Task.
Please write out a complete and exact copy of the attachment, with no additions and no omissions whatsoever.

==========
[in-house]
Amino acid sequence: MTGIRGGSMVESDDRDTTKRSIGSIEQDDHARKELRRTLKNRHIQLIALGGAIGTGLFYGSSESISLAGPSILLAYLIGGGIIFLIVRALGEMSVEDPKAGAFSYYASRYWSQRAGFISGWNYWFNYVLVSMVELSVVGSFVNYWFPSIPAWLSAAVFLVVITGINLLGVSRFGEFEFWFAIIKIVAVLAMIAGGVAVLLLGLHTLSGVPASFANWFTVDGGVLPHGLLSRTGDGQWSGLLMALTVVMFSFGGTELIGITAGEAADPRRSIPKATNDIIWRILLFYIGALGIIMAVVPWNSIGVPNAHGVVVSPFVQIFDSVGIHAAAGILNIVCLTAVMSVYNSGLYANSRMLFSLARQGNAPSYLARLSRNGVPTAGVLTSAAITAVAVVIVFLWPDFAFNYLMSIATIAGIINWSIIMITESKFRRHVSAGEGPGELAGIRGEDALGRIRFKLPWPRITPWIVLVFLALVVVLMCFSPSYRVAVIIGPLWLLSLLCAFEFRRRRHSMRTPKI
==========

[in-house]
Amino acid sequence: MTGIRGGSMVESDDRDTTKRSIGSIEQDDHARKELRRTLKNRHIQLIALGGAIGTGLFYGSSESISLAGPSILLAYLIGGGIIFLIVRALGEMSVEDPKAGAFSYYASRYWSQRAGFISGWNYWFNYVLVSMVELSVVGSFVNYWFPSIPAWLSAAVFLVVITGINLLGVSRFGEFEFWFAIIKIVAVLAMIAGGVAVLLLGLHTLSGVPASFANWFTVDGGVLPHGLLSRTGDGQWSGLLMALTVVMFSFGGTELIGITAGEAADPRRSIPKATNDIIWRILLFYIGALGIIMAVVPWNSIGVPNAHGVVVSPFVQIFDSVGIHAAAGILNIVCLTAVMSVYNSGLYANSRMLFSLARQGNAPSYLARLSRNGVPTAGVLTSAAITAVAVVIVFLWPDFAFNYLMSIATIAGIINWSIIMITESKFRRHVSAGEGPGELAGIRGEDALGRIRFKLPWPRITPWIVLVFLALVVVLMCFSPSYRVAVIIGPLWLLSLLCAFEFRRRRHSMRTPKI